I would suggest this...……… think about everything, exactly what your final expectations really are. Expectations that will make you happy and not just satisfied. Remember what my dad used to say...….
You can always buy a high quality scope, mounts and rings now, add them to your current rifle and go shoot. That stuff transfers to another rifle easily, well short of the mount. Do your homework first. Take it to the wife and discuss long range plans. You might be better off with just a new scope this year and save up for a new rifle next year. Just sneak closer to game till then.

Oh...…………. If you want to end ALL the problems you have now and/or those that might pop up in the future, there's a rifle for sale right here on the site, right now. Just because that is listed as a smokeless rifle, does not mean that it won't shoot BH209 and do it EXCELLENTLY. The rife in that post is a VERY HIGH QUALITY rifle and someone will get an top quality rifle buying it. Top quality is not cheap.

Good luck with your decision.
 

duckhunter175

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Dec 28, 2013
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Where are you hunting and what are you hunting? State to State regulations vary greatly.

The Accura is a great rifle, digests BH209 easily and provides great accuracy. If you are looking for a MZ that you can spec out to any state restrictions I think the Accura is the way to go. It will shoot pellets or loose powder, sabots or full bore size projectiles, iron sights with good options or a scope and breech plugs that match state restrictions.

I'm not sure about getting an Accura to 300 yards with enough energy for clean kills. My experience with 3x CVA muzzys is that you quickly reach a point of no return where accuracy quickly diminishes in the chase for velocity that will provide adequate terminal performance at 'long range' for MZ.

If you only hunt a state that allows for a R700 style MZ with a scope, etc then by all means make the upgrade and enjoy extending your range to double that of a traditional in-line.
 
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snik

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"If you don't have the money or time to do it right the first time, where are you going to get the money or time to do it over?"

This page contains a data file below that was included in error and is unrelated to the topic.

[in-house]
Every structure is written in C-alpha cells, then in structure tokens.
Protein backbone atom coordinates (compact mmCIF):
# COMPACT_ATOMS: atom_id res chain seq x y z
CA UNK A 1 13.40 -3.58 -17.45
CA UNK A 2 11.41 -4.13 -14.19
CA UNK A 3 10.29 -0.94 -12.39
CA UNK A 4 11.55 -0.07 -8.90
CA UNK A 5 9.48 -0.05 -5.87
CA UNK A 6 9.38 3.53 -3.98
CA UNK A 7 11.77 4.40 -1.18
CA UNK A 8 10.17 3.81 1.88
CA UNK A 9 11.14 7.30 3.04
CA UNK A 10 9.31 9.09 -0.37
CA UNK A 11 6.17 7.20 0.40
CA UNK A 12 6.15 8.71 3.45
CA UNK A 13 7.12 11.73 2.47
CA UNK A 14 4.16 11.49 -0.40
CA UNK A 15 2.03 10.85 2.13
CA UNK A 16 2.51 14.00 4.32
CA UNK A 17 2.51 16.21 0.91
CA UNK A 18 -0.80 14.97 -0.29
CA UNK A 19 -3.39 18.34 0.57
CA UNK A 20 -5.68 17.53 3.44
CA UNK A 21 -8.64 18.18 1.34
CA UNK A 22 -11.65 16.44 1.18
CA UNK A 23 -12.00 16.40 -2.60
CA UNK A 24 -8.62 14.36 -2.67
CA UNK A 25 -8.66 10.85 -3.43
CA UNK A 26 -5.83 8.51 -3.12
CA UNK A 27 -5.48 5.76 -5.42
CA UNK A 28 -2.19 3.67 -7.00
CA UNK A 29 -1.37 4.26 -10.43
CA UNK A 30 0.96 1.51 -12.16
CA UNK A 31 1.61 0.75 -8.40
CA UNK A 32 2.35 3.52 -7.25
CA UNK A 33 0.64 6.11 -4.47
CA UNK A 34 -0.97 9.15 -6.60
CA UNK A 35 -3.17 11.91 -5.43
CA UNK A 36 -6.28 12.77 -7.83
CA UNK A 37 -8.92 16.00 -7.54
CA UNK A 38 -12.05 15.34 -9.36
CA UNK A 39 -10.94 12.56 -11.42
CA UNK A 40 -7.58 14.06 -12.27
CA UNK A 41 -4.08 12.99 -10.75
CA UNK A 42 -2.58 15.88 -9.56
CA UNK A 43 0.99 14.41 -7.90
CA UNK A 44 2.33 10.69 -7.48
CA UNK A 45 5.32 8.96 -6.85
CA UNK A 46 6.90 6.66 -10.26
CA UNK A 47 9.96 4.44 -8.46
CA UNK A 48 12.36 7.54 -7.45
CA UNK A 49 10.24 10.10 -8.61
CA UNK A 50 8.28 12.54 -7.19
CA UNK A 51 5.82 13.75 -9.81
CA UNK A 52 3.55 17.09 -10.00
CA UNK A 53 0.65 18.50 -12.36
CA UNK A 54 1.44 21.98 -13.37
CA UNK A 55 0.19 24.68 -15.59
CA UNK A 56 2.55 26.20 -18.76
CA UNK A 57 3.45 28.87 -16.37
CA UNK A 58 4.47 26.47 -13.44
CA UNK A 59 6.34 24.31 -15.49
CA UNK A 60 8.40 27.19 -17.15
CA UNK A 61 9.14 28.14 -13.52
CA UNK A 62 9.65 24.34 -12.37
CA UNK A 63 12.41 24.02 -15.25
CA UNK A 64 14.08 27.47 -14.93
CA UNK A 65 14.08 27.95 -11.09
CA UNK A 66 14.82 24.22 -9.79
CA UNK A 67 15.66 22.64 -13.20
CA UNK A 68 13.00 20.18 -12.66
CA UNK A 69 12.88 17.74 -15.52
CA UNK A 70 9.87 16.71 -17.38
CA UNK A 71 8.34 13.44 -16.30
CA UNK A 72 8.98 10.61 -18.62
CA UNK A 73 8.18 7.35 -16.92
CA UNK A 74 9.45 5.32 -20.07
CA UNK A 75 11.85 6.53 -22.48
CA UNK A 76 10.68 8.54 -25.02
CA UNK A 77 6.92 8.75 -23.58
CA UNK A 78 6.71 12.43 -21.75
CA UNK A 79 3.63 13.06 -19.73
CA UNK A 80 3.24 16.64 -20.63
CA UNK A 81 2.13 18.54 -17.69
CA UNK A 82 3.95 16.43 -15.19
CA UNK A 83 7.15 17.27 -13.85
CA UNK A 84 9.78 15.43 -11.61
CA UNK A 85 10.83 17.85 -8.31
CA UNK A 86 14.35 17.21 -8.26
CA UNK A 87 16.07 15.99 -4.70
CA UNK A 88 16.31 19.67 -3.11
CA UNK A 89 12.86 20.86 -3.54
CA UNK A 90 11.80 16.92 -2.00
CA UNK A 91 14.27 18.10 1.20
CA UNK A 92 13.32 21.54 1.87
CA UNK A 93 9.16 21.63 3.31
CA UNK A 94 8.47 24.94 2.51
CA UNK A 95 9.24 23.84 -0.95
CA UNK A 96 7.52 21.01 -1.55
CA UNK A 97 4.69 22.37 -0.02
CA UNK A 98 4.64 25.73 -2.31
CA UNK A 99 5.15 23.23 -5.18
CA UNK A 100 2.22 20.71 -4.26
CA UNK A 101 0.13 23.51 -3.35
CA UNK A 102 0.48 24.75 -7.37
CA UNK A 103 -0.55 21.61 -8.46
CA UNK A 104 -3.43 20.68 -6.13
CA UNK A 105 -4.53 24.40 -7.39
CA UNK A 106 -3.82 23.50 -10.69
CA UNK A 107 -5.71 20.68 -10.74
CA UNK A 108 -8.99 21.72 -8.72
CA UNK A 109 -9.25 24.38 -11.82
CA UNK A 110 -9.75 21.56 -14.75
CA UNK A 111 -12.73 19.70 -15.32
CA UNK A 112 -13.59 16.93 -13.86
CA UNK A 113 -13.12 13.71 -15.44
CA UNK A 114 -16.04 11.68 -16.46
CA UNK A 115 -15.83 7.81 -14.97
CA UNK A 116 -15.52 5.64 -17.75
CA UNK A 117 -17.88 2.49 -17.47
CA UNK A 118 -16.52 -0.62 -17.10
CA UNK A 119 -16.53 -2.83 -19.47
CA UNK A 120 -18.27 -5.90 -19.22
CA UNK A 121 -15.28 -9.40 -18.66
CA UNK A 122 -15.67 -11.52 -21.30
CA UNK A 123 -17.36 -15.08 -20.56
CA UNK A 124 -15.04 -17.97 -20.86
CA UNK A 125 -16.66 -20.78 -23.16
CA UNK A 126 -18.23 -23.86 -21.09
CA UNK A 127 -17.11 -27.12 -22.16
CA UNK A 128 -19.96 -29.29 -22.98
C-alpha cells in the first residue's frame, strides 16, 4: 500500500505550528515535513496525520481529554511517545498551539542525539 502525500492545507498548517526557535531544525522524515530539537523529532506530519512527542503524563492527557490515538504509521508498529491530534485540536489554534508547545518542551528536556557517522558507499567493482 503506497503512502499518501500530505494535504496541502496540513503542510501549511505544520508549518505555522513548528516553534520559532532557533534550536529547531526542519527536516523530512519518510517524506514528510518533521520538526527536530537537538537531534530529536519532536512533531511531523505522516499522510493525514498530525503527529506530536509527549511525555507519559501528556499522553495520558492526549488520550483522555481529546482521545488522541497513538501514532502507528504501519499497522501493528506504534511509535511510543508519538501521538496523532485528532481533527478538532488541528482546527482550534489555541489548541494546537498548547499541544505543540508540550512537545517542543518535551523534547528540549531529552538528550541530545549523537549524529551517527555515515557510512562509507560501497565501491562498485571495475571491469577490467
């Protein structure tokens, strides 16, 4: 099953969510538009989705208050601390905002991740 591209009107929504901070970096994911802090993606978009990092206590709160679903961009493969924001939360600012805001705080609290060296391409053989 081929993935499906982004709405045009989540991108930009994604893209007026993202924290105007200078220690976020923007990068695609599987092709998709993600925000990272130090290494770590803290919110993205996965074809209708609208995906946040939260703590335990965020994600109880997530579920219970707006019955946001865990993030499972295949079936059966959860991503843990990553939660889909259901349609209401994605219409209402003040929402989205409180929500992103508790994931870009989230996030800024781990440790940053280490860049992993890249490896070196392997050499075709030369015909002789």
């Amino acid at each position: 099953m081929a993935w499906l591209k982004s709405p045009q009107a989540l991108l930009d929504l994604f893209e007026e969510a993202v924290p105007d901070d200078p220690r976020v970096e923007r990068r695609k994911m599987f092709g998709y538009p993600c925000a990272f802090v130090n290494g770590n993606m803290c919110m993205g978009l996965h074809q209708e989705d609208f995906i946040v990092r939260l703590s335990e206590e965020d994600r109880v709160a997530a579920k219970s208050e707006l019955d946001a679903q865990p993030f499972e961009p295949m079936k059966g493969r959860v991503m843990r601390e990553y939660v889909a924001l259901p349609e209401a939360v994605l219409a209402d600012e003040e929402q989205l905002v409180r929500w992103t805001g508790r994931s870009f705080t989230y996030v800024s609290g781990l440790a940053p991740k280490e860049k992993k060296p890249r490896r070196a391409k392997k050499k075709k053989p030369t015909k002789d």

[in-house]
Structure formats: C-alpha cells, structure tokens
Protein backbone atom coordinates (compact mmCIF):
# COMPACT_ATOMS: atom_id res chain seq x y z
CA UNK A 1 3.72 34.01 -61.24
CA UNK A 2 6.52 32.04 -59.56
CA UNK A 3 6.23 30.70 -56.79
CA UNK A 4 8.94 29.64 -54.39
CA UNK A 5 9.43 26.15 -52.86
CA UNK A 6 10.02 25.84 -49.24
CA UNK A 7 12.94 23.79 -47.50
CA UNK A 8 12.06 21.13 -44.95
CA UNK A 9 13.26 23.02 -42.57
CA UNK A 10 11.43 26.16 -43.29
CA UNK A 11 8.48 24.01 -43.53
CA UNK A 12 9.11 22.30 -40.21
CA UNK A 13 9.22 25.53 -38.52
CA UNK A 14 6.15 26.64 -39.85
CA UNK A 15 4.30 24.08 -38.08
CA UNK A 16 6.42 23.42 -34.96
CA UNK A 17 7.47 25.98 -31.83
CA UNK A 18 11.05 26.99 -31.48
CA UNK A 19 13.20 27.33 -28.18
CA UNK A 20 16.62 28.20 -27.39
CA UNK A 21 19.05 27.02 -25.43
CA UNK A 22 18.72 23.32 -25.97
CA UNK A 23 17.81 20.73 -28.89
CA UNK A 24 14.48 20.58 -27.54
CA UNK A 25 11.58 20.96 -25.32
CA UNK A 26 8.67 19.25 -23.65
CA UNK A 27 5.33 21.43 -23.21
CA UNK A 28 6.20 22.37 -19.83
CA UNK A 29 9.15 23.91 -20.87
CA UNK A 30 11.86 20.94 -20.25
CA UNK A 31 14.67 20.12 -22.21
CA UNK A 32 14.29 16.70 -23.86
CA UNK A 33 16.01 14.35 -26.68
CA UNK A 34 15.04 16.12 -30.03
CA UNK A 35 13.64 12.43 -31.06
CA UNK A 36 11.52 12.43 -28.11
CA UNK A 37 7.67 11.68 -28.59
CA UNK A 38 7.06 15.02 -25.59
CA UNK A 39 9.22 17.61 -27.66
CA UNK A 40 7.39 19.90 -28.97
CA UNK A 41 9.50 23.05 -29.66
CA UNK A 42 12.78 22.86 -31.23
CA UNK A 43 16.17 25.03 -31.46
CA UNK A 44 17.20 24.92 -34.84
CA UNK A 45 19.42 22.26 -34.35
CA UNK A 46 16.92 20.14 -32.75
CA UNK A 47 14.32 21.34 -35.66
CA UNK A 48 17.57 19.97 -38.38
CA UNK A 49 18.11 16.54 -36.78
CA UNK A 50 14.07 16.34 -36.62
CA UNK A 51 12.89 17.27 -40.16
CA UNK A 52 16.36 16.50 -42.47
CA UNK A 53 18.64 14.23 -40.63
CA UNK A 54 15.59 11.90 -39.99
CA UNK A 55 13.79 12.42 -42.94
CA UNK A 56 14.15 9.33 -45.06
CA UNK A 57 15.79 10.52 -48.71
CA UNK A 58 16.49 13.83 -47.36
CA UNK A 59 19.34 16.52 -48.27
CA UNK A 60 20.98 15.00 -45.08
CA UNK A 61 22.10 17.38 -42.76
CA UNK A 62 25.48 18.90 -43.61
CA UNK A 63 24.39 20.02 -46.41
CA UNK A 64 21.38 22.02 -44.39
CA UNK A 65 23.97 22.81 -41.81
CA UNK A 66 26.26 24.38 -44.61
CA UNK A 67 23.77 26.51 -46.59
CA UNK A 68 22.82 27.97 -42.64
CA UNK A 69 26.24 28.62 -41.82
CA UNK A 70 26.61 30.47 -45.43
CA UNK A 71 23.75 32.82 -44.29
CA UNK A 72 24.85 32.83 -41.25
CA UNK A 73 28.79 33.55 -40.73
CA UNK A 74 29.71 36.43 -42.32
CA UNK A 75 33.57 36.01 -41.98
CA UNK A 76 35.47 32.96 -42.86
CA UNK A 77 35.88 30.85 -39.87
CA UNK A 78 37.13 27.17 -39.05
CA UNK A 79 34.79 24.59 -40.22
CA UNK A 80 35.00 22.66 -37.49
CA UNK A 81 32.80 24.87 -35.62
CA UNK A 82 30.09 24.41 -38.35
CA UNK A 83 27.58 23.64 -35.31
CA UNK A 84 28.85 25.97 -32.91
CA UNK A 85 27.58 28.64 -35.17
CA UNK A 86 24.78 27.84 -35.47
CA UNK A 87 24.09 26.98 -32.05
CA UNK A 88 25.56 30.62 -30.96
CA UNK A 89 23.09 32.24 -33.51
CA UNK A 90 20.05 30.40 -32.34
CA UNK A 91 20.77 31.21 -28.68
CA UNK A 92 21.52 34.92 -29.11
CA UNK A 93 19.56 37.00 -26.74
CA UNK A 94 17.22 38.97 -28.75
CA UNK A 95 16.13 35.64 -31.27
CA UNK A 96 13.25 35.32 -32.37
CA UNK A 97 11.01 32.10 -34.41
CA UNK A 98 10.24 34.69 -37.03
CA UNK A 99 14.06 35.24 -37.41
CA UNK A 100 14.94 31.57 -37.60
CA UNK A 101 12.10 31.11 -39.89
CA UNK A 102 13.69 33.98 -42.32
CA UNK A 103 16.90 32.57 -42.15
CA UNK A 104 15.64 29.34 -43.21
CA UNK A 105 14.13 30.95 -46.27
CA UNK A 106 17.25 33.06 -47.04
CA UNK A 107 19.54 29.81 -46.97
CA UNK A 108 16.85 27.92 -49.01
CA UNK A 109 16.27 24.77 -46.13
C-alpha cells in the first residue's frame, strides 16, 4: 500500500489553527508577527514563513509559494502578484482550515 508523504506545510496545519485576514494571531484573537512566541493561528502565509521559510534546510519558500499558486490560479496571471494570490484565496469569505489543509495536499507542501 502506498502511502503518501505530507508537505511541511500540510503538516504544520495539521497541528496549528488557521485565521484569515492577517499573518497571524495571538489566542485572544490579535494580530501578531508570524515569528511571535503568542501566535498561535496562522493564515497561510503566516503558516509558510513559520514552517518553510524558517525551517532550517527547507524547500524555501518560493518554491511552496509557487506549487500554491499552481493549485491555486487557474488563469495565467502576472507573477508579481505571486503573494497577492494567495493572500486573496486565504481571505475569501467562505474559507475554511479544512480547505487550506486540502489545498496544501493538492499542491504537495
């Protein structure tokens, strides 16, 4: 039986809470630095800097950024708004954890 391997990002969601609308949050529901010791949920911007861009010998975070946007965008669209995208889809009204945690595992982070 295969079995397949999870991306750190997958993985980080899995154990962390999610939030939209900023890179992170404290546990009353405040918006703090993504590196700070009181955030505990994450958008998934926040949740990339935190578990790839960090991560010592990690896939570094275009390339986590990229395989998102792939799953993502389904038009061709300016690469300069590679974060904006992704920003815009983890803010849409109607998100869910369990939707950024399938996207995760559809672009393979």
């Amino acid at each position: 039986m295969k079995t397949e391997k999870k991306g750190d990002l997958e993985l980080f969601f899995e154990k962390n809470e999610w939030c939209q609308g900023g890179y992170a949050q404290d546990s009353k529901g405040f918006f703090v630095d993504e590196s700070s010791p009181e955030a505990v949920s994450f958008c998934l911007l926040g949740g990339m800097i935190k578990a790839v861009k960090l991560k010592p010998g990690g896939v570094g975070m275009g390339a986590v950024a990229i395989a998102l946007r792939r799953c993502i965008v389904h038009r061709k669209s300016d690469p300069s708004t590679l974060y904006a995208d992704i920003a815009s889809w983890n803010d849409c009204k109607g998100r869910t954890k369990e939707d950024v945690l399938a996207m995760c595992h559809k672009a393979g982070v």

What a great quote! Thanks for the advice!

Sent from my Pixel 2 using Tapatalk
 

NextAdventurePls

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I would second everything said about the RUM and the CVA. I have a CVA LR and can consistently hit an 18” gong at 500 yds. BUT like what has been stated... you lose energy at long distances.
 

Looney

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Oct 23, 2016
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Don’t have much experience in the long range game, but I’m thoroughly enjoying shooting my v2 and am very happy with the purchase.
 
OP
S

snik

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I've gotten to play around with both quite a bit and I would lean more towards just getting the best optic you can for the CVA and spending time with load development for it. Pretty easy to get one to 300 but with the right scope those CVAs can be a 400 yard gun. The capacity to shoot more powder in the Rem is a draw but most muzzy bullets don't do very well when they are pushed that hard and I agree with the above statement that you need to spend extra coin on a few upgrades for the Rem like a trigger and a breech plug. The recoil also gets pretty intense with that much powder. Money is better spent on a optic IMO. I put a VX5hd on mine and haven't looked back.
Weight your BH209. 80 weighted grains seems to be a sweet spot for lots of guns and is just under max load. I really like the Harverster scorpion and Parker ballistic extreme Sabots. Be meticulous when loading your ML. Smoothly load your bullets and apply even pressure on the bullet every time.

If your itching for a new Muzzy I'd personally try the new CVA paramount or get a Cooper.